The 5 Best Boating States in the U.S.

Best Boating States

Nearly 40 percent of the adults in the U.S. participated in boating activities in 2012, reports the National Marine Manufacturers Association. Even with that many people on the water, there are more than enough great boating opportunities across the U.S. Almost every state can claim a best boating spot and here are a few of your choices the next time you get the boating vacation bug.

WASHINGTON STATE

Boating Magazine recommends this state for any boating activity. With parts of the state on the Pacific coast and boasting crystal clear lakes, you’ll have your choice of salt or fresh water boating. The city of Seattle is a good start for your boating fun.

Photo by Paul Schultz via Flickr

Start at Lake Washington and work your way through the Montlake area by the University of Washington into Lake Union. Go through the locks out to the Puget Sound. Head north and you’ll find yourself in the San Juan Islands region. On the way you’ll see cruise ships headed to Alaska, ferry boats, floating homes and many liveaboards at the larger marinas.

 

ARKANSAS

Located in the Ozark Mountains of Arkansas, Beaver Lake is a popular freshwater spot for boaters, skiers and divers. This is a 28,000-acre lake with 487 miles of shoreline to explore. Limestone bluffs line one end of the lake. The lake sponsors many fishing tournaments each year, notes MSN Real Estate. North end cruises take you to see the annual gathering of bald eagles.

Photo by doug_wertman via Flickr

Eureka Springs is the closest major city and consists of Victorian style manors and cottages. The commercial section of the city has an alpine feel due to the steep winding streets and surrounding mountains. The downtown has many quaint shops with handcrafted items for sale. The name Little Switzerland of America has been given to Eureka Springs because of the architecture and terrain.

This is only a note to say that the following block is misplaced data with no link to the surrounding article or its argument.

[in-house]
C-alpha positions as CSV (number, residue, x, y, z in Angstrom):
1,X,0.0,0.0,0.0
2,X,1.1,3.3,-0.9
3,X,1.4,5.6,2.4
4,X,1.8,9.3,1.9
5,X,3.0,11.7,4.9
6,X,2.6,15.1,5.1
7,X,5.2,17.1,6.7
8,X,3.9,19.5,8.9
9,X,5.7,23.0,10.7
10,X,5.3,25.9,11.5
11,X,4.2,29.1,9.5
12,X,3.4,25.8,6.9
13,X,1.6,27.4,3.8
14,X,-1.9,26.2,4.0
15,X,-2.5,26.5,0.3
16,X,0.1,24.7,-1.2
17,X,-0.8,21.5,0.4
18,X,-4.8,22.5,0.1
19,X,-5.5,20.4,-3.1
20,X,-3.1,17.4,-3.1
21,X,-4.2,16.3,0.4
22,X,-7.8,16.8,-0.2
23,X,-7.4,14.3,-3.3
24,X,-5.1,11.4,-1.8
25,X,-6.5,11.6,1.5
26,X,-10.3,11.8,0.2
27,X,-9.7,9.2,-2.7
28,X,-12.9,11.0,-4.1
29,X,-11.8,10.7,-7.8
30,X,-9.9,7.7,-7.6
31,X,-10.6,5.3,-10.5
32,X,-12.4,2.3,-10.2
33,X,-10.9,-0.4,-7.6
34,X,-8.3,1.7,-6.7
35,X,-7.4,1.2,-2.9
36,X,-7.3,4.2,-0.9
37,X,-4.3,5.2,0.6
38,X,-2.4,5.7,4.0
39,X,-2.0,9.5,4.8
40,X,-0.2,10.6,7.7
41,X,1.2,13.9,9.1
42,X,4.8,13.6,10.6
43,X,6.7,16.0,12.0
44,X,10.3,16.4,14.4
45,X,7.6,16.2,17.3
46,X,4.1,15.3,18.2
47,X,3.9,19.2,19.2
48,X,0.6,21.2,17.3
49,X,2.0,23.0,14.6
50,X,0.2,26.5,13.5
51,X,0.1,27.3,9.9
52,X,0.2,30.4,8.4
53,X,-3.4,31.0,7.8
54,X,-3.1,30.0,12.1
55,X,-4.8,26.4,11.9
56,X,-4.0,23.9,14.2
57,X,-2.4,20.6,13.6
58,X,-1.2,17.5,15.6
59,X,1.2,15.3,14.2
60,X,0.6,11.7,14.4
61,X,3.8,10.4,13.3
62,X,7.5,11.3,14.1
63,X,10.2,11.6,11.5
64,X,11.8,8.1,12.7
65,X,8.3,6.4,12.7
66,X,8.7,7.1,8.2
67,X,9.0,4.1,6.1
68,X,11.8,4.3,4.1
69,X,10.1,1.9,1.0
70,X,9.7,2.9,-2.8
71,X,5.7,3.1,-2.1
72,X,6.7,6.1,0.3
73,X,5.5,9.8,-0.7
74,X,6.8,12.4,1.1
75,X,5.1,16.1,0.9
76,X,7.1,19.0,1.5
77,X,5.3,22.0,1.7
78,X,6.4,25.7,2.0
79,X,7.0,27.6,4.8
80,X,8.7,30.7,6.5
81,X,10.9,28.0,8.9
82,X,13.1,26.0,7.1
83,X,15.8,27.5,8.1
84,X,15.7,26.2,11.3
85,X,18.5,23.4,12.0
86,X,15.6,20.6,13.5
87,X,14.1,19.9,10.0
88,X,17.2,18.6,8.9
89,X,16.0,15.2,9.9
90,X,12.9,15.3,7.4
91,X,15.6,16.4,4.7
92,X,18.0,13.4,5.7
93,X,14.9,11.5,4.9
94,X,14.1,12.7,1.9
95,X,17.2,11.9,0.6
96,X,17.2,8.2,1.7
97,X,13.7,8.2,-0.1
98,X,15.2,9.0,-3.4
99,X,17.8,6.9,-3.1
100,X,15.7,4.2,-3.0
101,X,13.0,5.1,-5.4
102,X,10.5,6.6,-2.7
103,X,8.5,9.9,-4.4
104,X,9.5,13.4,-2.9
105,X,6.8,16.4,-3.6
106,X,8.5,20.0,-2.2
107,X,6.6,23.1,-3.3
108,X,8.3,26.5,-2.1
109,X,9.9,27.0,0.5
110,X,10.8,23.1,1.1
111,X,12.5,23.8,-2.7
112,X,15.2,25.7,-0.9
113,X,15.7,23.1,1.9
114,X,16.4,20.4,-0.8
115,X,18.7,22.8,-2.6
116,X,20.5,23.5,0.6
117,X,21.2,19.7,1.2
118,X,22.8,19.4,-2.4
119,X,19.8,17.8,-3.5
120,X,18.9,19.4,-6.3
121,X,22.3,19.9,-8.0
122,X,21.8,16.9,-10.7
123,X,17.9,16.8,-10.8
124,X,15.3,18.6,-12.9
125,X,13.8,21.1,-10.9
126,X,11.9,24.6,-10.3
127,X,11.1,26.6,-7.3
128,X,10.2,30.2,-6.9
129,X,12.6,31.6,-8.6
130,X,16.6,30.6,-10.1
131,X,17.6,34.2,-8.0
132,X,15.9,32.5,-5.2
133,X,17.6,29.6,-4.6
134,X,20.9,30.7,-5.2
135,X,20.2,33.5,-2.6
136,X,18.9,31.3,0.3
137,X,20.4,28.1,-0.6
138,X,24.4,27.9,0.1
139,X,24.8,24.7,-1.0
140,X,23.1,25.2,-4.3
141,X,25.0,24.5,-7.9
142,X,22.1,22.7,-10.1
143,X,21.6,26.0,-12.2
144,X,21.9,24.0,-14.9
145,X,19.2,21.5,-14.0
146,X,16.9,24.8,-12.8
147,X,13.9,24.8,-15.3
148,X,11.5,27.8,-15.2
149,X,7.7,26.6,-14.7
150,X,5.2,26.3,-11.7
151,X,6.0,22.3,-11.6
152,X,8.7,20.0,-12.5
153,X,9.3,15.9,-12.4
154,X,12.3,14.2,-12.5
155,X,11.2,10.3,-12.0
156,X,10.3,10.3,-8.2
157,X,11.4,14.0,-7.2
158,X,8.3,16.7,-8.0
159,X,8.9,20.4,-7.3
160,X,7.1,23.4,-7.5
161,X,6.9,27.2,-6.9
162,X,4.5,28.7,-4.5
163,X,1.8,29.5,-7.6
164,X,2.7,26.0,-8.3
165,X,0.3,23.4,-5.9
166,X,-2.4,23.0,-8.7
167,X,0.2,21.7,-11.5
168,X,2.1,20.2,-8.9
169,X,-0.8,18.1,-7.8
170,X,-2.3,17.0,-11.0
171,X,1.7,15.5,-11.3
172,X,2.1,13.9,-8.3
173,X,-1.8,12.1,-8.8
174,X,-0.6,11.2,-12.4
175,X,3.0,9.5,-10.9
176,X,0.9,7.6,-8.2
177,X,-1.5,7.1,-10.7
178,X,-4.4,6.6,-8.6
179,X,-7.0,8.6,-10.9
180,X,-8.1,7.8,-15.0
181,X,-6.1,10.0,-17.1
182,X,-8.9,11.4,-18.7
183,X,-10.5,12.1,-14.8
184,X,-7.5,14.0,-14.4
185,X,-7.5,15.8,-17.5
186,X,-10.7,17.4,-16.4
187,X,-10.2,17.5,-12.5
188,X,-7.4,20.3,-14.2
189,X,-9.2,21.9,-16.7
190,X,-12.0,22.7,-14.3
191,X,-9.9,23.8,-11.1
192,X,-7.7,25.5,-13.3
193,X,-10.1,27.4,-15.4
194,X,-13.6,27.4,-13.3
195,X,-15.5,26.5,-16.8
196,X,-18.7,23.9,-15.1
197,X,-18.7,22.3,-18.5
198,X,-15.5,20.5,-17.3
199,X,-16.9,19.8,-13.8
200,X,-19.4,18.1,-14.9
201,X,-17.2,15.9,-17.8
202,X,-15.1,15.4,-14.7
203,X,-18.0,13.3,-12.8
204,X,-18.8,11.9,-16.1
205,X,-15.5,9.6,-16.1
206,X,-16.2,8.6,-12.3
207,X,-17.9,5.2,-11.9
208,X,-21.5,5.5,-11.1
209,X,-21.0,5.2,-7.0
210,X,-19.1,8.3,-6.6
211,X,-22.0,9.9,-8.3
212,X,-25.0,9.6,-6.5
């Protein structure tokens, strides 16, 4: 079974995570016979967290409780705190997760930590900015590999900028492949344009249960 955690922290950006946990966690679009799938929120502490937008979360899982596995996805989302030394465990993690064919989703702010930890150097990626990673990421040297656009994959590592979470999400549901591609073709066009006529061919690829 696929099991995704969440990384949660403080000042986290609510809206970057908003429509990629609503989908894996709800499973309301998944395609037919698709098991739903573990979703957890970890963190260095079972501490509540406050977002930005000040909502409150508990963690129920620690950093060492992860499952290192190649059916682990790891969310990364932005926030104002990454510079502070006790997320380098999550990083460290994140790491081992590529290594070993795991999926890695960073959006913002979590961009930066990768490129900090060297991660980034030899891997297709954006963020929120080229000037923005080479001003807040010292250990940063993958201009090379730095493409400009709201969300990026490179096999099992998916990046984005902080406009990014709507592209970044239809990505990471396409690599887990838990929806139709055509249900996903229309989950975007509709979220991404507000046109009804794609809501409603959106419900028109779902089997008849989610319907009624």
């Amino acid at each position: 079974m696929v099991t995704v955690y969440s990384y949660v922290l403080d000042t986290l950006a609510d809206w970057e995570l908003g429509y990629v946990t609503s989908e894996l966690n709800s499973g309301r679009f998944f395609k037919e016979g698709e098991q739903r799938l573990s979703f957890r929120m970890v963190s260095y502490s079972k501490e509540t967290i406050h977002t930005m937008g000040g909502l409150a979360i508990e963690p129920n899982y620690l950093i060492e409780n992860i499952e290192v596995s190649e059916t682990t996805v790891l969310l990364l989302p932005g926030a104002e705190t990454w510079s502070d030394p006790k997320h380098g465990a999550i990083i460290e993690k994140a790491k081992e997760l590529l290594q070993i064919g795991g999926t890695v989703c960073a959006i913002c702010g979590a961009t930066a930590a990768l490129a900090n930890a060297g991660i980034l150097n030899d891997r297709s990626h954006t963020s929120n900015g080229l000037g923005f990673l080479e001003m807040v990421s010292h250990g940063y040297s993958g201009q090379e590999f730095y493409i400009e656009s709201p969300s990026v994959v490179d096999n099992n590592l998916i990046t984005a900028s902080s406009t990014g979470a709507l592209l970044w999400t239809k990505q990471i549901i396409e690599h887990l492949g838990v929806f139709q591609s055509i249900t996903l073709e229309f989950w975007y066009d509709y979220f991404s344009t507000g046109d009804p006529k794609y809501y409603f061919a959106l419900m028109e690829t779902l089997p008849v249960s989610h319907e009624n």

TEXAS

This state sports many lakes, the most famous being Lake Amistad. Almost a two-hour drive from San Antonio, this lake is one of the most remote in Texas. This is a great lake to get away from it all, located a few minutes from Del Rio and the Mexican border. Because of its remote setting, it is a favorite of houseboaters. It’s also a destination for canoeing, snorkeling, jet skiing and bass fishing, one of the most popular activities on the lake.

Photo by Charles & Clint via Flickr

Ancient rock paintings can be found in caves dotting the shoreline of Lake Amistad. Panther Cave contains an 80-foot wall covered with rock paintings. Boaters can easily get to this and tie up at the dock below the cave. Marked trails guide your way to the cave and its art.

As in any of these states, review the rules and regulations associated with a Texas boating license so you can boat safely. When traveling to a new state, familiarize yourself with speed limits, docking procedures and laws governing staying overnight on your boat.

 

GEORGIA

Lake Lanier is located just 55 miles north of Atlanta. It is a 38,000-acre lake with Gainesville being the largest nearby city. The lake is 42 miles long but only 4 miles wide so it’s easy to plan day trips within the lake and stay on the shore at night. There are waterfront properties all around the lake so there is no lack of amenities.

Photo by downeym via Flickr

This lake is known for power boating and skiing. Fishing brings anglers here from all over the state. There are many islands and little coves to investigate. Large marinas around the lake also rent boats and supplies so you won’t have to take a car-full of equipment with you.

 

FLORIDA

With the Gulf of Mexico to the west, the Atlantic Ocean to the east, and more than 600 lakes, Florida provides people with various ways to enjoy their boats. Boat US recommends Tarpon Springs as a jumping-off point for boating in the Gulf. This small, historic town is home to commercial fishing companies and many professional guides.

Photo by kthypryn via Flickr

Travel down the Florida coast and visit the many bayous that jut inland. There are various harbors and coves in which to spend the night. Go for a leisurely cruise up and down the coast and catch grouper, tarpon and redfish for your evening meals.


 

About the Author: Elaine Robertson Elaine is an extreme sports and auto fanatic, who has a need for speed and a sweet spot for poodles. Her car is rainbow-colored.